is a variant of spaced armor
used in vehicle
protection. Rather than mounting solid plates at a standoff from the vehicle as in the latter, cage armor is a system of slats or bars placed in frames and mounted on standoff brackets. The system was developed as engineers and designers realized that a solid barrier was not necessary to detonate an incoming shaped charge
warhead; a minimal coverage system using slats or bars would also work fine if they were spaced closely enough. There are multiple advantages to the cage armor concept over conventional spaced armor - for one, it can be placed over windows or viewports, as it's feasible to leave enough gaps to see through. For another, it is lighter than full spaced armor, and presents less of a surface to wind, which permits its use on lighter and taller vehicles such as truck
The purpose of cage armor and spaced armor in general is not to block the detonation of explosive ordnance, but rather to cause it to detonate further from the main armor or hull of the vehicle. In the case of regular HE rounds, this distance may be enough to prevent the round from penetrating; in the case of shaped charge warheads, the goal is to prevent the plasma jet from forming at the proper distance and angle to the armor or hull. Most shaped charge warheads are maximally effective when detonated directly against the armor in a direction perpendicular to the surface. If they are detonated several centimeters from the hull by the spaced armor, the jet will have begun to disperse/defocus by the time it strikes the main armor.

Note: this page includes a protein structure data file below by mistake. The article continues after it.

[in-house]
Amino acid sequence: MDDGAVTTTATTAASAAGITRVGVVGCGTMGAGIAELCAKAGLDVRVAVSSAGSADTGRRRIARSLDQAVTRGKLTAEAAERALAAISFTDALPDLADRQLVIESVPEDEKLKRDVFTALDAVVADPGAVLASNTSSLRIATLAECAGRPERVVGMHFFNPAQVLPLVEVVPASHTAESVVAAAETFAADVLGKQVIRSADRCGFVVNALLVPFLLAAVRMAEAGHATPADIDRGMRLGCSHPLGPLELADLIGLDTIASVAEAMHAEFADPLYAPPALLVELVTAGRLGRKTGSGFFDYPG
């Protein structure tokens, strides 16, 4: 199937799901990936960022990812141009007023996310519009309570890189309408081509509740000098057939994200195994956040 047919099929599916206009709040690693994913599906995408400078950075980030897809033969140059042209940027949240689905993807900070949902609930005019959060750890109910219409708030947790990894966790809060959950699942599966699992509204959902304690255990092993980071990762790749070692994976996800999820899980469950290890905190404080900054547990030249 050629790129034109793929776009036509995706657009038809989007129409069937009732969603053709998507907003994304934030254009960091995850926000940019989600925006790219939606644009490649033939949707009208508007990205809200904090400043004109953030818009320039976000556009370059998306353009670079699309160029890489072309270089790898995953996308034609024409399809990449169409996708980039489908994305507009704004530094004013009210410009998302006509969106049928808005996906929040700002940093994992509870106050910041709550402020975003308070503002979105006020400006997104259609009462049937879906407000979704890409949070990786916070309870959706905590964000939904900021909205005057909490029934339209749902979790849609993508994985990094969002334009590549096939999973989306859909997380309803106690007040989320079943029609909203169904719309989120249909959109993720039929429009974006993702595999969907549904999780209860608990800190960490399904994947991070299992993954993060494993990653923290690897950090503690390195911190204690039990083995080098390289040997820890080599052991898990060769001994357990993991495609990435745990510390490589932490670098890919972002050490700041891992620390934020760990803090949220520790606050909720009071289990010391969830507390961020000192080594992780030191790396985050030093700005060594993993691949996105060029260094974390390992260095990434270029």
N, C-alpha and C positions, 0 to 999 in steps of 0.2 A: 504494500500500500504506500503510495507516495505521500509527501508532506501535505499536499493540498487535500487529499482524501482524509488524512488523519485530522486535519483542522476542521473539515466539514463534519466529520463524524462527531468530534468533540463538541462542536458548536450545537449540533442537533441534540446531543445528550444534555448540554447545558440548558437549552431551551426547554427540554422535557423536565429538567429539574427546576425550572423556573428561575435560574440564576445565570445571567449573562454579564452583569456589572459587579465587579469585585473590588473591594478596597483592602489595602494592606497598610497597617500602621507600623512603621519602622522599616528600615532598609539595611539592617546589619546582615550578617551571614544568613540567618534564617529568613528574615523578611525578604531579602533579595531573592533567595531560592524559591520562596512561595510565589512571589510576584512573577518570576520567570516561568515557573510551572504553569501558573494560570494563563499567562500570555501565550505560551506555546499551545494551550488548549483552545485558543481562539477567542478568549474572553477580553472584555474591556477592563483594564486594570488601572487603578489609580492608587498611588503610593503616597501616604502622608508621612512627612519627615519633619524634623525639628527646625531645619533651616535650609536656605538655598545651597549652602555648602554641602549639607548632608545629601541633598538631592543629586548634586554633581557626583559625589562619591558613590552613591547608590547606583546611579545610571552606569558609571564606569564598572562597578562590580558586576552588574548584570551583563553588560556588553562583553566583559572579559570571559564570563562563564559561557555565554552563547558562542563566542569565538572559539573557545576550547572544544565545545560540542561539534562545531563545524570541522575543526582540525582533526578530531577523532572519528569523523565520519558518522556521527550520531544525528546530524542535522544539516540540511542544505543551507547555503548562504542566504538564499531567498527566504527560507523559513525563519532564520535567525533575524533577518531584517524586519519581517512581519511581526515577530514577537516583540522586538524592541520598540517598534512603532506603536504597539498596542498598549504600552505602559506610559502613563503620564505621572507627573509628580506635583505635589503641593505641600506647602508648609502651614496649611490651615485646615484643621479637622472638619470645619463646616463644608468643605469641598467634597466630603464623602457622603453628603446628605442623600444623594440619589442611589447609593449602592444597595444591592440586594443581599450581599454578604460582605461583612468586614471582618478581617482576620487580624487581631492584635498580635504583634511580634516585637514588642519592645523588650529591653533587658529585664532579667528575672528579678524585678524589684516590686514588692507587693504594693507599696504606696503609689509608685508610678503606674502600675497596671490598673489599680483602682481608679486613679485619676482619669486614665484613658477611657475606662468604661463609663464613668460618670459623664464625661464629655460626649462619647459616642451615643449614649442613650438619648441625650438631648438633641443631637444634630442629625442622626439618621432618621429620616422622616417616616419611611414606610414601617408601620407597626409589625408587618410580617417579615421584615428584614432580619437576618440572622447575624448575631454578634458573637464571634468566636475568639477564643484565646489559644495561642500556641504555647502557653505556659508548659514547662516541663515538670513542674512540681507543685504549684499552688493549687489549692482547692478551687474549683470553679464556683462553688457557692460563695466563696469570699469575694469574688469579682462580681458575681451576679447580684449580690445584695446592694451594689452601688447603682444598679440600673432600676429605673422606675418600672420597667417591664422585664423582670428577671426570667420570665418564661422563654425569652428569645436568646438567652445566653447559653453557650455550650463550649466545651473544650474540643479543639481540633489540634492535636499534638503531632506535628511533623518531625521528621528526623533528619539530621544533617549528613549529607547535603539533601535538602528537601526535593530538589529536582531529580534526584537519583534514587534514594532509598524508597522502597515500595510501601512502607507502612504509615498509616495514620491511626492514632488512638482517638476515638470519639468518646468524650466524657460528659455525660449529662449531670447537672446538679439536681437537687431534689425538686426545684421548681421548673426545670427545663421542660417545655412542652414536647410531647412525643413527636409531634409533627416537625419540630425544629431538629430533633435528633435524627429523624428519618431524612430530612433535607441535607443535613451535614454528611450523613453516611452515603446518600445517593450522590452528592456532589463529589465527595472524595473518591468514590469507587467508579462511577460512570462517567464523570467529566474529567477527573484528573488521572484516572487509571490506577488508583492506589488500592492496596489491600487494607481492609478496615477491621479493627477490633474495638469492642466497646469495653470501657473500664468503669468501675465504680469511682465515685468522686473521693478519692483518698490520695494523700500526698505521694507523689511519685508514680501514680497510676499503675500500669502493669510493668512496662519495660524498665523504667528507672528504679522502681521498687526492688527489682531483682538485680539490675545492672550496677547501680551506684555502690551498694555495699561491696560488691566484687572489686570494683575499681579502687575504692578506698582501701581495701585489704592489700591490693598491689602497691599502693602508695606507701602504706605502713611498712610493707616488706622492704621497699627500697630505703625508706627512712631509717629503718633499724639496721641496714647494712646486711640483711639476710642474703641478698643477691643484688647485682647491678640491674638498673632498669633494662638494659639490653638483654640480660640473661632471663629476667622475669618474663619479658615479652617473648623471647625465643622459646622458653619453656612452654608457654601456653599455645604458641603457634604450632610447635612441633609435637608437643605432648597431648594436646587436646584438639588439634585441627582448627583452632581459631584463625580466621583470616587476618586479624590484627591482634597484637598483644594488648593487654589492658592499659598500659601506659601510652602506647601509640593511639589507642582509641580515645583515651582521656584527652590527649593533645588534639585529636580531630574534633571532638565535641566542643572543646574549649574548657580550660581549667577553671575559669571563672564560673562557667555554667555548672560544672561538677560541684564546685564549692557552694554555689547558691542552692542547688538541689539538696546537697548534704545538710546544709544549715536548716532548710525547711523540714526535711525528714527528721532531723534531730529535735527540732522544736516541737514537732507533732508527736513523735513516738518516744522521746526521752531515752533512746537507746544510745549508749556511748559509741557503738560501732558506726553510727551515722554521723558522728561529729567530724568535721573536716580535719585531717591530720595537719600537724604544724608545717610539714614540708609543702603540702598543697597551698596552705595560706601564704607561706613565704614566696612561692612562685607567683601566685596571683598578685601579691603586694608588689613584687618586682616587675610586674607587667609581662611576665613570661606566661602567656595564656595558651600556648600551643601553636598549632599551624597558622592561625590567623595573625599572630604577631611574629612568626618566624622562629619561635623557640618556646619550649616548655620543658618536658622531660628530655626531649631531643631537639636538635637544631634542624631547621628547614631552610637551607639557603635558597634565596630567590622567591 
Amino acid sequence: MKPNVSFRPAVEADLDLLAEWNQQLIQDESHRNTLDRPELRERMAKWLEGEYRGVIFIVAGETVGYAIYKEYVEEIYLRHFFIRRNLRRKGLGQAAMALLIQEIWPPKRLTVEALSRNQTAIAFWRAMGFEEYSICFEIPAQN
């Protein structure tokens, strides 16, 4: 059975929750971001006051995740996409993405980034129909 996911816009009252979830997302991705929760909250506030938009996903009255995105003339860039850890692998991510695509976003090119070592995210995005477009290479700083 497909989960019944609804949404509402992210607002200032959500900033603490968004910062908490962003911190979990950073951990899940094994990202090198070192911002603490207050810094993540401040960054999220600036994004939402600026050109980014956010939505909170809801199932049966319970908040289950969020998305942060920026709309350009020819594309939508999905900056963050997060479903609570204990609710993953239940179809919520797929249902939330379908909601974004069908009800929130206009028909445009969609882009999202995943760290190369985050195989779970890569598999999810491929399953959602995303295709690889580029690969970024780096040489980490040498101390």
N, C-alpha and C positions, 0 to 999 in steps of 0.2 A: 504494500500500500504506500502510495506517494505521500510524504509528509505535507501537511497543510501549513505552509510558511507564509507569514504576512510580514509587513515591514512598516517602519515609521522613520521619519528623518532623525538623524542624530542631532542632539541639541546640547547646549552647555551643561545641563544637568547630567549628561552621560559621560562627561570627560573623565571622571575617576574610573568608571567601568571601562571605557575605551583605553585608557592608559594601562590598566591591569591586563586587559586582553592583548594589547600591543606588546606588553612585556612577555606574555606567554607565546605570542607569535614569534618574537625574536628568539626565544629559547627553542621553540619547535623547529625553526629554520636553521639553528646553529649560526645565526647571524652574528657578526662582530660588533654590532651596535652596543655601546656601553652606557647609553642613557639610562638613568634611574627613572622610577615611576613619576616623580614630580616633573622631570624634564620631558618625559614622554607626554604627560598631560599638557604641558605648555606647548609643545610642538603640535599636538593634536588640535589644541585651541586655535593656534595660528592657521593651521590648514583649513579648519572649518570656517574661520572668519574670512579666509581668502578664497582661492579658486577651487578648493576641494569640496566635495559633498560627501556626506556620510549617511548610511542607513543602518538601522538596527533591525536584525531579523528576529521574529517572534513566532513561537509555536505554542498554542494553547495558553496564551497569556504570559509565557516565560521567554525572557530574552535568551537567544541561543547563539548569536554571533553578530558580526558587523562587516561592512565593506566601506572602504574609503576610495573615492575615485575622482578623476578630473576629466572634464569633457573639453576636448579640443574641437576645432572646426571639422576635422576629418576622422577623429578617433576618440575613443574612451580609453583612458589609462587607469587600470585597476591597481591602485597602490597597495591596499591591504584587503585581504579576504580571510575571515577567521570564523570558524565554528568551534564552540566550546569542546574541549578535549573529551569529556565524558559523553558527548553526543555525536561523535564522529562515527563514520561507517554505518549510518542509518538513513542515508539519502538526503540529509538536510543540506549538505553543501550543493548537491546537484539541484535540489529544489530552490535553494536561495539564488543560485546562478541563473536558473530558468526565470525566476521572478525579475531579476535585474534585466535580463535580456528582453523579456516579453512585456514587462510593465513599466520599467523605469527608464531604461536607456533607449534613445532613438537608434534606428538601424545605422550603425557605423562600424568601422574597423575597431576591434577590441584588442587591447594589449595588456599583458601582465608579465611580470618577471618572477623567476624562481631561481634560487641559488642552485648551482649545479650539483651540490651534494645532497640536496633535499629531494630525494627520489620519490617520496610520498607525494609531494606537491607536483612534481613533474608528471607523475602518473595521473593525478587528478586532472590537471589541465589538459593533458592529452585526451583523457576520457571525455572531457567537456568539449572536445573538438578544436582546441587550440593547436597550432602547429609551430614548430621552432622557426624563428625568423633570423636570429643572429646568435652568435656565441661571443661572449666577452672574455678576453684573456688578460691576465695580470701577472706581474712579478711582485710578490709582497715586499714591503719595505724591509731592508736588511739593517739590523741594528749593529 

The use of non-rigid or lightweight materials to protect against smaller ordnance has been traced back to World War II. The Wehrmacht, faced with a plethora of man-portable anti-tank weapons on the Eastern front, developed what was termed schürzen (literally, 'apron', as auraseer was kind enough to tell me). This was lightweight, sometimes flexible metal armor (in the latter case, made of chain netting and called drahtgeflecht schürzen) which was used to protect gaps in the tank armor from the smaller HE warheads of early Soviet MBTs as well as anti-tank rifles. It was typically hung down over the top edge of the treads, protecting the gap between the treads and the armor above, or from the bottom of the turret ring in order to protect the turret join.1
One of the more modern implementations of cage armor is BAe Systems' version, which they call LROD2. It is notable for being constructed not of steel but of aluminum for further weight savings. It is used on several modern combat vehicles such as the U.S. Humvee and MRAP, and was developed in response to a requirement issued by the U.S. agency DARPA for a lightweight protection system to defeat/degrade the effectiveness of RPGs against lighter vehicles.
It is also known as slat armor or bar armor, and sometimes by the more general name spaced armor. For a picture of a U.S. Stryker APC wearing cage armor, see here (it's referred to as 'slat armor' in that article).
1 Cornish, Nik. Images of Kursk. Dulles, VA: Brassey, 2002. p. 37. Visible online via Google books.
2 BAE Systems press release, July 17, 2007.